Prior to having your loans consolidated, you may have had to make multiple payments on different debts on a monthly basis. This would have included all credit card debt, outstanding student loans, utility bill debt, etc., and the process may have been complicated and tedious. When you get all your debt consolidated, at the end of each month, you simply make one payment to your new creditor (debt consolidation firm) in order to pay back all your debts simultaneously. You don’t have to manage different installments to different creditors.
2. A lower interest rate
Your outstanding balance, in the form of the consolidated loan, may be assigned a lower interest rate as part of the debt consolidation contract. As mentioned in a previous article, there are other ways to get a lower interest rate on your credit card debt.
3. Small monthly installments
Not only do you reduce the number of loan repayments/installments to one, you also get the size of the installment reduced to suit your budget. However, this may not necessarily be a good thing, because it could mean you end up paying more interest charges if the duration of your new consolidated loan is longer.
4. Lower principle amount
The new consolidated debt may have a reduced loan principle amount so even if the interest rate does not fall, your overall payments will be smaller.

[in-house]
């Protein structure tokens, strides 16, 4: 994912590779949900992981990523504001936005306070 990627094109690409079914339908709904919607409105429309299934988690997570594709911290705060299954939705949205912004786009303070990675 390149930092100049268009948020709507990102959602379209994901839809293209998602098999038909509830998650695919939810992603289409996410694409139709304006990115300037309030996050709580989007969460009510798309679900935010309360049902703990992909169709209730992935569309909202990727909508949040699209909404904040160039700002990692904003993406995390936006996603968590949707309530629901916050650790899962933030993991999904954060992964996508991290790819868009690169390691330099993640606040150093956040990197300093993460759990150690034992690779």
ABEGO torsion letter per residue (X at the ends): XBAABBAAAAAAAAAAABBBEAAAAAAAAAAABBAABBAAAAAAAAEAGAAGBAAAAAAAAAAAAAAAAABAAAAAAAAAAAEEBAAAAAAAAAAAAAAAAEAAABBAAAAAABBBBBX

While these benefits make credit consolidation a tempting debt solution, there are a few downsides that you should be aware of before making the decision. The truth is, debt consolidation may work for some, but it’s not the right credit solution for everyone, as we examine next.
Disadvantages of Credit / Debt Consolidation
There are few drawbacks and risks associated with debt consolidation that make it a bad option for getting rid of your debt. Read through this list to understand what pitfalls.
1. Lower credit score
Your credit score will most likely fall after you opt for debt consolidation because you will most likely make smaller monthly payments to your creditors and it is apparent you are struggling with debt repayment. There are several ways to improve your credit score, so that is not entirely a long term or permanent disadvantage.
2. It may take more money and longer to repay your debt
You may think you’ve received a good deal if your consolidated debt requires you to make smaller payments at the end of the month to your creditor, however, that is not necessarily the case. The smaller loan installments may come at the cost of a longer consolidated loan term (duration). This could mean that you end up paying more money in the long run to get rid of your debt after getting your loans consolidated. You must use a debt calculator or a spreadsheet to make sure you understand the new cost structure of the consolidated loan contract before accepting it. Alternatively, if you have been promised smaller payments, make sure they come with a shorter repayment period as well to enjoy the true benefit of debt consolidation.
3. Perpetuating the debt habit